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Phones as desktop PCs: Is this just a user interface problem?
Until recently, the concept of a “desktop PC phone” would have been laughable. Even now, in the era of phone-PC crossovers like Samsung Dex and Huawei’s PC mode (Easy Projection), the idea still seems slightly unbelievable. It’s sobering — at least for we (*ahem*) older watchers tech industry enthusiasts — that modern smartphones or tablets pack about as much computing power as was found not too long ago in a pretty high-end PC.
A Snapdragon 660 SoC — a fairly typical midrange chip in 2018 — is an octa-core, up-to-2.2-GHz-clock-rate number cruncher. It often comes with 2GB of RAM and upwards of 64GB of flash storage these days. A little bit of work with your favorite search engine will show these numbers are pretty comparable to what you would’ve had sitting on your desktop just a decade ago
The modern smartphone or tablet packs about as much computing power as was found not too long ago in a pretty high-end PC.
It’s always a fool’s game to compare computing devices on such gross measures as clock speed and memory. There are still considerable differences between even a 2008 desktop PC and a 2018 phone or tablet. Graphics processing power is still an area of considerable difference. No one will confuse a mobile OS with its “mainstream PC” counterpart, either (but they are getting a lot closer). However, if like so many users, your computing needs stay within the bounds of web browsing, email, video streaming, and running a word processing app or spreadsheet, you’ve got all the power you need in the palm of your hand.
Capabilities aside, we have yet to see any product truly realize the potential of using your phone or tablet as your primary computing tool. The industry has long since moved away from the traditional desktop setup to the laptop on one side of the spectrum and the Chromebook on the other. I personally haven’t had an actual “desktop PC” at either home or work for over 20 years. Taking that a step further and relying on an even smaller device for everything still hasn’t happened, though.
Probably the closest attempt at achieving this came with HP’s Elite x3 phone, a Windows product intended for use with an external monitor and keyboard via Microsoft’s Continuum feature. These came very close to the vision of “phone as PC,” even running such apps as AutoCAD and Photoshop, but they failed to gain traction in the market. As a result, both these products and Windows Mobile itself have quietly faded. The Elite x3 has been discontinued, and Windows Mobile is essentially on hold, planned now for only bug and security fixes through the end of 2019. Other attempts at crossing the smartphone-PC border, such as Samsung’s Dex mode (and accessories) or Huawei’s EMUI “Easy Projection” via just an HDMI cable are still hanging in there on the Android front, but to decidedly mixed reviews. Is this whole concept just something no one really wants?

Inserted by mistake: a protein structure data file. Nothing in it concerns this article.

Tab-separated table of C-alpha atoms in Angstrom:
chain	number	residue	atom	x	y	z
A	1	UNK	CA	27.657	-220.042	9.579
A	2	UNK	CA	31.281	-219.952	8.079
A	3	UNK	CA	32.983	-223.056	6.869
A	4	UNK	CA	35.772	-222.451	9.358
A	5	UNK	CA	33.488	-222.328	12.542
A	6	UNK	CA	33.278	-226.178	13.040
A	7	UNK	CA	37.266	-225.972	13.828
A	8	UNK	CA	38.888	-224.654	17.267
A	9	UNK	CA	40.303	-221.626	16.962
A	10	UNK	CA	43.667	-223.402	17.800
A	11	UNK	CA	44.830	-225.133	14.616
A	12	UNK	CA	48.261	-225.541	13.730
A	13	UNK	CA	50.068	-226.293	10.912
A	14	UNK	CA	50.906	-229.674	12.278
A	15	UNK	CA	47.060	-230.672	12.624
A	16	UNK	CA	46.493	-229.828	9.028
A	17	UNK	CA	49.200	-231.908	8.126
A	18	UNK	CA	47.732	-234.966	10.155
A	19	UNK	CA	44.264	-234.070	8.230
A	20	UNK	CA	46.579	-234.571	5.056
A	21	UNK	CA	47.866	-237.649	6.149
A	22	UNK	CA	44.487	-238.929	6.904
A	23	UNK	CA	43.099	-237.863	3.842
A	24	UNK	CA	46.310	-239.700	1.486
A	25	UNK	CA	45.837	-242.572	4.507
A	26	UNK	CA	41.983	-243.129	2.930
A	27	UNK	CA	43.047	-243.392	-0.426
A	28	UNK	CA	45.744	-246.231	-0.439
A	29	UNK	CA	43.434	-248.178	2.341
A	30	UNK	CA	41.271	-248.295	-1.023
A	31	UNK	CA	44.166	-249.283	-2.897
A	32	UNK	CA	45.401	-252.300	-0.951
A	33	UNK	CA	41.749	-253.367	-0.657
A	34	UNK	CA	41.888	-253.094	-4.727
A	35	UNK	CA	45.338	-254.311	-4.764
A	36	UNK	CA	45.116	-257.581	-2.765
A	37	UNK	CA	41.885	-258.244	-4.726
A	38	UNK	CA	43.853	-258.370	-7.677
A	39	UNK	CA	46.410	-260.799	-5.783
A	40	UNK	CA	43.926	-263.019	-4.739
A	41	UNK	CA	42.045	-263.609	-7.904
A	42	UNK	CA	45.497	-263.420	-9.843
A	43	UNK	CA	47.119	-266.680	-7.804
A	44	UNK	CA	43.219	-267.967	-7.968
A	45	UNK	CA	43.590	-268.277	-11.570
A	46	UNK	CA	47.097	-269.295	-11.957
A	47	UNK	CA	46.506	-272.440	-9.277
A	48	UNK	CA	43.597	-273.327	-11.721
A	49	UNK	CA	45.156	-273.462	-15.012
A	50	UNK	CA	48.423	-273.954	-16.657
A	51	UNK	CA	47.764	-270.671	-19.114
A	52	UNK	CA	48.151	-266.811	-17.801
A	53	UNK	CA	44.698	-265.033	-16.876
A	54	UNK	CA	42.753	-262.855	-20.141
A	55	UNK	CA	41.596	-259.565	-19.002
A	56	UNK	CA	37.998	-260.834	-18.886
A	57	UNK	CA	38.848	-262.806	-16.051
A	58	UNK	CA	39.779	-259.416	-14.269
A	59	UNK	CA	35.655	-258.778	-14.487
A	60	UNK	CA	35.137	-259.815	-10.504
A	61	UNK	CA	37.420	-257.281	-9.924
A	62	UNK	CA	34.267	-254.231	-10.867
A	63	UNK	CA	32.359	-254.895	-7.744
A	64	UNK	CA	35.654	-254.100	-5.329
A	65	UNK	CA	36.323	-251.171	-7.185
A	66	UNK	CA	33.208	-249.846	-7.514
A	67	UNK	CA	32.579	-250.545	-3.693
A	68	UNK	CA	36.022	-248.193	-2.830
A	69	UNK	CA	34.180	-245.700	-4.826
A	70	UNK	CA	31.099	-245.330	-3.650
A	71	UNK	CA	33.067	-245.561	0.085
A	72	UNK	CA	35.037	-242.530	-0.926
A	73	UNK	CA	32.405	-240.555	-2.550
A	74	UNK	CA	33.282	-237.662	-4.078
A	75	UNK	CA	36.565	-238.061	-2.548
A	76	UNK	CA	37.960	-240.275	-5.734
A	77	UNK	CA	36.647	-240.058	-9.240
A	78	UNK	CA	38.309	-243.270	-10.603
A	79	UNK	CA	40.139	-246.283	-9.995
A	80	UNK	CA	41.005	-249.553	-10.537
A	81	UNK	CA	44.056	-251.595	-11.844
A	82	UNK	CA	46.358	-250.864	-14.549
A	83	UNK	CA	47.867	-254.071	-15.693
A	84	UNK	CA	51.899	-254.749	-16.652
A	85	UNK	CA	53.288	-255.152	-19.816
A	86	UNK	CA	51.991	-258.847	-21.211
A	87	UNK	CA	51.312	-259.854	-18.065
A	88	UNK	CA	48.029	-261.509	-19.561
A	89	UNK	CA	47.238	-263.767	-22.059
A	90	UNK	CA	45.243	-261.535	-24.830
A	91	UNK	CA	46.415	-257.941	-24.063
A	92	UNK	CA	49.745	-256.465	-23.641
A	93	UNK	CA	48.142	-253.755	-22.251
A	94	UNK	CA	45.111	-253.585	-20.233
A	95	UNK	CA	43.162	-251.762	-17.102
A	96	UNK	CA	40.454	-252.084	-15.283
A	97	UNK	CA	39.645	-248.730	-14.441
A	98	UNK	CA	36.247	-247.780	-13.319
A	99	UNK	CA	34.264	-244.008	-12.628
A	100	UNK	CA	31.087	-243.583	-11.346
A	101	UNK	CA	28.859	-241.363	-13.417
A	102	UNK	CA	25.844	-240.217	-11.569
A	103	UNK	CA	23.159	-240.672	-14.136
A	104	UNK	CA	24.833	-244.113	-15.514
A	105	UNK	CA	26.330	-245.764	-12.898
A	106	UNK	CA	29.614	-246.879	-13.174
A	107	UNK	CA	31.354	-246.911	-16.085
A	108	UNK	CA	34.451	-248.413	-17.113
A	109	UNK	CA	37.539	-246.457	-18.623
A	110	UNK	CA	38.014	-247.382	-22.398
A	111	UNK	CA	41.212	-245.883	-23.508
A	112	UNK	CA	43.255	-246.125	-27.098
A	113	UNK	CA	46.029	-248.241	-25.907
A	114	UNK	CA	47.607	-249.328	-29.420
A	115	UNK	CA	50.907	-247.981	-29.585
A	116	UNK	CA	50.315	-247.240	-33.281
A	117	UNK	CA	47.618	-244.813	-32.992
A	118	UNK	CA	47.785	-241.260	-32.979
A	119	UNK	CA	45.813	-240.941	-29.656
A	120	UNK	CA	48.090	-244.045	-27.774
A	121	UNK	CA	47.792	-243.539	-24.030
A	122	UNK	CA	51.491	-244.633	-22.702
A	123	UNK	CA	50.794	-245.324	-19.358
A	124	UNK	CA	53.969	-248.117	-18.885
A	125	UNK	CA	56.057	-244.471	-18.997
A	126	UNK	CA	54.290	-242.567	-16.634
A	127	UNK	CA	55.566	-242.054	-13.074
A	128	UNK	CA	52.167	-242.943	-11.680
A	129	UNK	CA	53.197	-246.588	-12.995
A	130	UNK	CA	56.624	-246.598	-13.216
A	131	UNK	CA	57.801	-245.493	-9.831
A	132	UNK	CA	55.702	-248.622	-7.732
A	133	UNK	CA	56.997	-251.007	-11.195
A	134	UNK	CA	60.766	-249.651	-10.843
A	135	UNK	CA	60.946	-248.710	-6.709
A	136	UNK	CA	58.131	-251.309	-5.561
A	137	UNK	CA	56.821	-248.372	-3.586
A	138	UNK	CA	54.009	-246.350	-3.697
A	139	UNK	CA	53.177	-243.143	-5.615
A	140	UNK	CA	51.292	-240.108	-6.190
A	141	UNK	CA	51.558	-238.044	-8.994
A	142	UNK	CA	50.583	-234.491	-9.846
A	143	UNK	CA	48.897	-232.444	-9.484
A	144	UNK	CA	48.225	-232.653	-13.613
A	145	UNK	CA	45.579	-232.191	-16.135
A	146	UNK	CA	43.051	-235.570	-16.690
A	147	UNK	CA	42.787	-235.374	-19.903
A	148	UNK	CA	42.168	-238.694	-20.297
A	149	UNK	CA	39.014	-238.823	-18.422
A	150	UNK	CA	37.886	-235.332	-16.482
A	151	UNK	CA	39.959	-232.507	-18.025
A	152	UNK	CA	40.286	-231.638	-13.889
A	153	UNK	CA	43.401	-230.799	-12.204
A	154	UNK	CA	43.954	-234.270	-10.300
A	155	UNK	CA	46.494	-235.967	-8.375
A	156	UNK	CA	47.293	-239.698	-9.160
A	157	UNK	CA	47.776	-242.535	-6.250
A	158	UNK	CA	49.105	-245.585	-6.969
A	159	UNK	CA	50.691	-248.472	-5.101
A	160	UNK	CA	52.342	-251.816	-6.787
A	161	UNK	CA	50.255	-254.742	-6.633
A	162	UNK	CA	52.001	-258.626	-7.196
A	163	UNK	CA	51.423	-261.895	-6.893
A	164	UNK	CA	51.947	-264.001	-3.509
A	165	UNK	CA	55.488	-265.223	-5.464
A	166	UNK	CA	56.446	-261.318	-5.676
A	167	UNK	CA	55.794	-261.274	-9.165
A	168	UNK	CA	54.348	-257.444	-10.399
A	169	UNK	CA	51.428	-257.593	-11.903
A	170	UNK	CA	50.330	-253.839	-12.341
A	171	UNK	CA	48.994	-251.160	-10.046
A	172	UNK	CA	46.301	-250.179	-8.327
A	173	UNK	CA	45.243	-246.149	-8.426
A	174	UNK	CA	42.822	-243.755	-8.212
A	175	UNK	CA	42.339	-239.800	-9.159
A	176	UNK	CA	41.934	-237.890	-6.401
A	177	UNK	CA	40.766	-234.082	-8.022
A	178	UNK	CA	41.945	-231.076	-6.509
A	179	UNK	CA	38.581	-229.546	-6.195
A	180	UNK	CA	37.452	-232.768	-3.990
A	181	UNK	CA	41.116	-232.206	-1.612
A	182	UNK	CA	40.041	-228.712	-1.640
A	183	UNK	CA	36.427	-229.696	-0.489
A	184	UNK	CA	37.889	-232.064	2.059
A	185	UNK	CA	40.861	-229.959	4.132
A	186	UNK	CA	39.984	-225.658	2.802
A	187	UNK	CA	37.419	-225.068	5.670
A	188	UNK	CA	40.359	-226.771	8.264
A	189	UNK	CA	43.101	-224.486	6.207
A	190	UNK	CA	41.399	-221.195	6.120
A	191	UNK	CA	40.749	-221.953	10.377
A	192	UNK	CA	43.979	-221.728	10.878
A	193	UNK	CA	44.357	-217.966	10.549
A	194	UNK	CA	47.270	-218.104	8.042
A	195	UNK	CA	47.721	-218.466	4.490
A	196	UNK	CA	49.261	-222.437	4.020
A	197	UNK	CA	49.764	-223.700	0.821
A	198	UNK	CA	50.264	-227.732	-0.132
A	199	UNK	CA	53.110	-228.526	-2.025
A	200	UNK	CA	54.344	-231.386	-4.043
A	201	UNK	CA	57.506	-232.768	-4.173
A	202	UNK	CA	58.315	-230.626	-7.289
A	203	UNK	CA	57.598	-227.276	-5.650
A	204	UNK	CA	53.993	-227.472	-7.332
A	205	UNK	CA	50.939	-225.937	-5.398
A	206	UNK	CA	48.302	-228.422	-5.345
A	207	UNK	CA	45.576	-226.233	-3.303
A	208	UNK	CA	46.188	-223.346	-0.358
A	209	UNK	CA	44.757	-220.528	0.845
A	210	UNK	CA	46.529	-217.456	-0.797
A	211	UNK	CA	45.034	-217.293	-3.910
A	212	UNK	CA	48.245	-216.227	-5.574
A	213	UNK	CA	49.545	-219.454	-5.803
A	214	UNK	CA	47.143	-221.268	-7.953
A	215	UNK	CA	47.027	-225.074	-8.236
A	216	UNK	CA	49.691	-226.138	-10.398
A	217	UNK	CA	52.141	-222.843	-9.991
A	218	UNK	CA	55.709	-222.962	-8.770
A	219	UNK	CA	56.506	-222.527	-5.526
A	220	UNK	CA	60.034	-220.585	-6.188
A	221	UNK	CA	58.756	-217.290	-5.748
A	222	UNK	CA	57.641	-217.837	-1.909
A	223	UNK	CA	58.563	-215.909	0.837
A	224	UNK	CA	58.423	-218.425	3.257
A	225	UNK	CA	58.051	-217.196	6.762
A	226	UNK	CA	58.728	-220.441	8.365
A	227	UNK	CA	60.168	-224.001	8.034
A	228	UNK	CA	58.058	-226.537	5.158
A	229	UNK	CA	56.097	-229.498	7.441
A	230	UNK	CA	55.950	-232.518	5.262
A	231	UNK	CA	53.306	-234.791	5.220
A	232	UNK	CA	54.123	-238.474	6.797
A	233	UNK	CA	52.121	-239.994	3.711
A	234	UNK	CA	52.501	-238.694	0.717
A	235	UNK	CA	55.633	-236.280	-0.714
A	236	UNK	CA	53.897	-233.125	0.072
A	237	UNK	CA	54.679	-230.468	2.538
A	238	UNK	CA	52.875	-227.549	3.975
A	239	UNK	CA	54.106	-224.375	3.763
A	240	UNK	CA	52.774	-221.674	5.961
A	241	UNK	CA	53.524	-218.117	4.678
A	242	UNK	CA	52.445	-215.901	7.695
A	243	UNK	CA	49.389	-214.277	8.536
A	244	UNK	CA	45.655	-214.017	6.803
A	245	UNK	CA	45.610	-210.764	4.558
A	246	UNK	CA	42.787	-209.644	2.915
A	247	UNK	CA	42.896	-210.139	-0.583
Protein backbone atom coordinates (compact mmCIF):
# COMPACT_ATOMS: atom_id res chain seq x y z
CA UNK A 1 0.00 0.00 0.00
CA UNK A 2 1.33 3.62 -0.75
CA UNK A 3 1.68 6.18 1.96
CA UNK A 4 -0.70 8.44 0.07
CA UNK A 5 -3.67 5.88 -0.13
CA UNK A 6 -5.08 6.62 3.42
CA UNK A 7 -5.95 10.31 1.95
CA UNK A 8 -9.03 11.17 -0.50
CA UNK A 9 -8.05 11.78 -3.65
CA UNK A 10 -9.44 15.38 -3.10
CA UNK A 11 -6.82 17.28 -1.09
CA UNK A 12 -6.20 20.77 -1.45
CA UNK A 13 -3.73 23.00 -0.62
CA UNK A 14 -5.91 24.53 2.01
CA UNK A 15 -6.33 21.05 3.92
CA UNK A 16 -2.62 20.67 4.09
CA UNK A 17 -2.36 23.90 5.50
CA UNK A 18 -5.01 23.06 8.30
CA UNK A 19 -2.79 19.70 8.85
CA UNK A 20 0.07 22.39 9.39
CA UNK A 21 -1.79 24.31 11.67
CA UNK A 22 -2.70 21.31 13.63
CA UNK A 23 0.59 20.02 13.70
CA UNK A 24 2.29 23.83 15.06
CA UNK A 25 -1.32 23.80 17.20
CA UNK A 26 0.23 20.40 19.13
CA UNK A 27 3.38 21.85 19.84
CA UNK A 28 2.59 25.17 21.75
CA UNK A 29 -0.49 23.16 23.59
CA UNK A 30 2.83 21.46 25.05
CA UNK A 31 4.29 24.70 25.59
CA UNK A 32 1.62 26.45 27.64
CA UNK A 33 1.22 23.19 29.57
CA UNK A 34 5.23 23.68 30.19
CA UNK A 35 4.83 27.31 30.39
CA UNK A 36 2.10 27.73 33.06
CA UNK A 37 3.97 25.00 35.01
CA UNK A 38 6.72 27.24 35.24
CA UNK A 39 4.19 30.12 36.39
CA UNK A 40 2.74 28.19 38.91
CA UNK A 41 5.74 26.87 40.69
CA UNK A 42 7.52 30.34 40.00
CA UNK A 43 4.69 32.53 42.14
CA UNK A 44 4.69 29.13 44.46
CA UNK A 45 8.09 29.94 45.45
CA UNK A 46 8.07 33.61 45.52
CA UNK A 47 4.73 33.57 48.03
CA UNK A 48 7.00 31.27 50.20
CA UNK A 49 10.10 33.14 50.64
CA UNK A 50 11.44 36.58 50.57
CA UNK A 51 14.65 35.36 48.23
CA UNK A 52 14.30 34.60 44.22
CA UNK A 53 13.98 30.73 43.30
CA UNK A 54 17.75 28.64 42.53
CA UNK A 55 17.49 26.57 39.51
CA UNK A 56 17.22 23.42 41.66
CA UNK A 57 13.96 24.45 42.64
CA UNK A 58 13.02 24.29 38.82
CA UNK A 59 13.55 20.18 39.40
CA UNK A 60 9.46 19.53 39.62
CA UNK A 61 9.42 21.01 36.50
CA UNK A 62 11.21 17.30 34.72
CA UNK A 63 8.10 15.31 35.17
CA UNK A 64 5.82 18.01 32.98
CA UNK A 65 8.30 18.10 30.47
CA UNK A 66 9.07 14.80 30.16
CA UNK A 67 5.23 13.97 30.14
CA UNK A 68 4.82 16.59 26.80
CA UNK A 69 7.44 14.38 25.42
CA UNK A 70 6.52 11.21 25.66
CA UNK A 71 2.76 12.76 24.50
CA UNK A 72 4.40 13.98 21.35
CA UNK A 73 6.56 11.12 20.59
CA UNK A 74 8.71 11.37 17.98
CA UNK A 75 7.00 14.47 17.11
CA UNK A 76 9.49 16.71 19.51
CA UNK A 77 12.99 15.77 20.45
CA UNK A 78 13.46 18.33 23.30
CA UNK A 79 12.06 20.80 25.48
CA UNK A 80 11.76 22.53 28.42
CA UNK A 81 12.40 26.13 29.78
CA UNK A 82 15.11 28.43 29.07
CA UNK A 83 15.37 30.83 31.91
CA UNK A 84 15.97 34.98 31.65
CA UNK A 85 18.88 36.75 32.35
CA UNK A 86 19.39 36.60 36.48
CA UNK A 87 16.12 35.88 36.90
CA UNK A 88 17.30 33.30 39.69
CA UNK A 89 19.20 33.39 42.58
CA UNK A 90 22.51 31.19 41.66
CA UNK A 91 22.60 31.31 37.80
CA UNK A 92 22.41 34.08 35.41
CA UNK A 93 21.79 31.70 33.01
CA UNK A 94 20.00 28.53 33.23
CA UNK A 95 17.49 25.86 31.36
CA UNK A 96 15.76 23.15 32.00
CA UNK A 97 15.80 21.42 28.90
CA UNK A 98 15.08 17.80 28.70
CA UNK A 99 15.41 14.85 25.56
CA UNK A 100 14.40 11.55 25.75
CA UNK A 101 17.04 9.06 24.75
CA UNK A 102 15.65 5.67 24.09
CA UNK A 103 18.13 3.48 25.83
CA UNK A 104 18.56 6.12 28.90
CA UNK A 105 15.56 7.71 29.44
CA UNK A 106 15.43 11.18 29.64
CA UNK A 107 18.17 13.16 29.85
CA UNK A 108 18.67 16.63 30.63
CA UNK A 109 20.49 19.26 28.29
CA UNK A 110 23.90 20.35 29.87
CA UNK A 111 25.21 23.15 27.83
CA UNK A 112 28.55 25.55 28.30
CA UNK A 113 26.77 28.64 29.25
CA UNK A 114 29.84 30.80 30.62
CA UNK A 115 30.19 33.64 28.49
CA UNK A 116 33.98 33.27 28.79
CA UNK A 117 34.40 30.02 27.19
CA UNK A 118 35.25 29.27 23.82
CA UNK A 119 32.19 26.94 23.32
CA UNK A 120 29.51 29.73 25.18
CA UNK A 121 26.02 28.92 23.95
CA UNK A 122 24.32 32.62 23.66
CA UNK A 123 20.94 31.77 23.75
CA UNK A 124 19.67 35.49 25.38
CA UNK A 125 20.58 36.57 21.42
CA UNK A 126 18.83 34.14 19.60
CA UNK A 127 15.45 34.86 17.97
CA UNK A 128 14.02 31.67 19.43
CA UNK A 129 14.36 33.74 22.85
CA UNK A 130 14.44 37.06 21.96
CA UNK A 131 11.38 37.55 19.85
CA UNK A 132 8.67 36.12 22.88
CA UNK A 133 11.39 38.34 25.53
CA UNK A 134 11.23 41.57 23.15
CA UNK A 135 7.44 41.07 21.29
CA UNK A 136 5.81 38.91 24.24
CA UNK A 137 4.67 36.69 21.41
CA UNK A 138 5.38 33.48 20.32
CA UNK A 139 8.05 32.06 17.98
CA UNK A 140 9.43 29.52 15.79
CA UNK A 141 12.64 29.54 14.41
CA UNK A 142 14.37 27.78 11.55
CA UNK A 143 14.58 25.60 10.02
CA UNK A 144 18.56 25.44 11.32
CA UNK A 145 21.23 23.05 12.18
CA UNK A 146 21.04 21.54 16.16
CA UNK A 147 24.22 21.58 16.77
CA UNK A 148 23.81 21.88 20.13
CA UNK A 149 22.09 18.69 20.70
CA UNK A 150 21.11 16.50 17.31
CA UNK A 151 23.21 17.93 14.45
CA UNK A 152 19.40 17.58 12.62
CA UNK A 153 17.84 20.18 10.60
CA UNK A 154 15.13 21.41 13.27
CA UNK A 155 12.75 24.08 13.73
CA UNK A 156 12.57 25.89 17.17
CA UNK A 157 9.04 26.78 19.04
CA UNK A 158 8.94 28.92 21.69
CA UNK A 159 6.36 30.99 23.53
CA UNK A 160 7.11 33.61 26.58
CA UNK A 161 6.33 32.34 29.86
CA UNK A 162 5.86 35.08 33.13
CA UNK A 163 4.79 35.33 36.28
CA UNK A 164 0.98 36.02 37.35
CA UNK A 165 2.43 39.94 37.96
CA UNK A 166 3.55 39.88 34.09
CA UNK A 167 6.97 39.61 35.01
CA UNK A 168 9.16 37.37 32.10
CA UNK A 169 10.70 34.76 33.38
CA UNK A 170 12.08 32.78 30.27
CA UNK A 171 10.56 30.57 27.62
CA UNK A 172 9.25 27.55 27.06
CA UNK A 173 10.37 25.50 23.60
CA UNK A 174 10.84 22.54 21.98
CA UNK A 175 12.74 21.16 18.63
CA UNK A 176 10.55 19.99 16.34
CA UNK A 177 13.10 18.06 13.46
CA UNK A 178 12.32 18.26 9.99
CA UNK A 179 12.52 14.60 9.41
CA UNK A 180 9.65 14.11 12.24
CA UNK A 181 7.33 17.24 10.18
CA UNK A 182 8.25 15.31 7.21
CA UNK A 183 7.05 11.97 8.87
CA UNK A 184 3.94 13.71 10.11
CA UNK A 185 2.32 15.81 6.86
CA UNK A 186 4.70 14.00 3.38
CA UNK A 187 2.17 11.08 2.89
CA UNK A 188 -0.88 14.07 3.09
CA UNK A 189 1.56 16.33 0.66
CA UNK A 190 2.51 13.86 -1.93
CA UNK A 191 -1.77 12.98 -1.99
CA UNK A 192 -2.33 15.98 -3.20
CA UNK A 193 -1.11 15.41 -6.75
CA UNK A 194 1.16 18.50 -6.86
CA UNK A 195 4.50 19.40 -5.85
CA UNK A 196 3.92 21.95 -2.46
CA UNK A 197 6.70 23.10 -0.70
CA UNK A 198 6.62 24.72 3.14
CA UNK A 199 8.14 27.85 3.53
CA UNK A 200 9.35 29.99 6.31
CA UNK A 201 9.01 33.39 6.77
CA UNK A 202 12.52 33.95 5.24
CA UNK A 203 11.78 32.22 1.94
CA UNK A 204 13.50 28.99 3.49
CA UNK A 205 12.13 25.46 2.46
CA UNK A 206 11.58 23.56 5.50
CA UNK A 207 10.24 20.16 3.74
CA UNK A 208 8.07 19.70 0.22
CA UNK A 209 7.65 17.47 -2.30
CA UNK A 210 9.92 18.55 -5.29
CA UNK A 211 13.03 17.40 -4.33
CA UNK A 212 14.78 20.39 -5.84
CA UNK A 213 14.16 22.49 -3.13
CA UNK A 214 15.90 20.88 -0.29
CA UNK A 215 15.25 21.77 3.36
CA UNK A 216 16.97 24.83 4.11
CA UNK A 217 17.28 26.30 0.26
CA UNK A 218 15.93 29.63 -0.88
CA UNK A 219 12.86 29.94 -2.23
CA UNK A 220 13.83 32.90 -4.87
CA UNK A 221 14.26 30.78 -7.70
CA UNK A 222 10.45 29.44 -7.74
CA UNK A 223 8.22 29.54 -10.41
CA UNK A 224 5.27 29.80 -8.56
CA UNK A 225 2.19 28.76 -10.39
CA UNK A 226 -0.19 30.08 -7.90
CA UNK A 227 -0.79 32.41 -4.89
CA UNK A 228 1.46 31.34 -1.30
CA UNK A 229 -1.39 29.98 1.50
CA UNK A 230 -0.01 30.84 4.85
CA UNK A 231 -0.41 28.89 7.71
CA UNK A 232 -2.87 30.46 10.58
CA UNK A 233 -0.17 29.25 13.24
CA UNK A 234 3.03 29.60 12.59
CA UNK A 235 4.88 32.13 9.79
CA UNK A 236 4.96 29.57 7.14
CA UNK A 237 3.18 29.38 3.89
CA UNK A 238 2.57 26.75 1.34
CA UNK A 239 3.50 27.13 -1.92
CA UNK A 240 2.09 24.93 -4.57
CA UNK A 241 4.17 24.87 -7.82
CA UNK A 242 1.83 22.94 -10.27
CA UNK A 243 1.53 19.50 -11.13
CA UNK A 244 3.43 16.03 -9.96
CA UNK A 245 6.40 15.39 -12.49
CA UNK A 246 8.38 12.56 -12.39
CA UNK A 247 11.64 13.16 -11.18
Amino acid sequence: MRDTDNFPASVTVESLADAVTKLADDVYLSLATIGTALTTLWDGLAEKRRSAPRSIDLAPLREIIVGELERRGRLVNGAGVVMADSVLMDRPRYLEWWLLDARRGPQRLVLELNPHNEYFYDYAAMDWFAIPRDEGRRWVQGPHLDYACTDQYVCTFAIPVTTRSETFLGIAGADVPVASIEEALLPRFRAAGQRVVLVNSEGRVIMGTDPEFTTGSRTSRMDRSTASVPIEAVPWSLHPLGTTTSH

I find myself carrying a laptop, a tablet and a smartphone practically all the time. That’s a lot of redundancy when you think about it, but there’s no way I can make calls on my laptop (no, Skype isn’t the answer — I’m not firing up the laptop and hoping for a Wi-Fi connection while dashing through an airport terminal!), and I can’t use my phone to give presentations or edit documents. While the tablet is great for streaming video, playing some games, and chilling out with a good book, it’s not going to replace either of the other two. Right now, there’s little choice.
I can't count on having a better screen to connect to wherever I am, and even if I did, I can't run all the apps I need on any single one of these three platforms.
I can’t count on having a better screen to connect to wherever I am, and even if I did, I can’t run all the apps I need on any single platform. So I’m carrying all three, along with their chargers, cables, a keyboard, and other various bits of ephemera. Of course there’s also duplicate data across the three, since there’s usually compatibility problems trying to transfer files.
One big problem is that our mobile tech has the muscle, but it’s not really equipped to make that power very accessible. What prevents you from doing a lot of these basic, not-so-processing-power-intensive operations on your phone or tablet is you. You’re a human being, which means you can’t really use a keyboard on your touchscreen as well as a full size one, and you certainly don’t really want to edit documents or browse through web pages on a screen not much bigger than an index card. We need some way to use these devices with a bigger screen and better input devices.
Complicating that situation, of course, is the fact that our mobile devices need to be just that: mobile. If you’re making a product for people to carry in their pockets (or a purse, briefcase, or backpack) it needs to be small and lightweight. Too small to carry a lot of the standard connectors the industry uses for video or input devices, or a larger display or keyboard (or the battery you’d need to power these, especially the display). There is, after all, a reason that laptops, phones, and tablets are all pretty different products.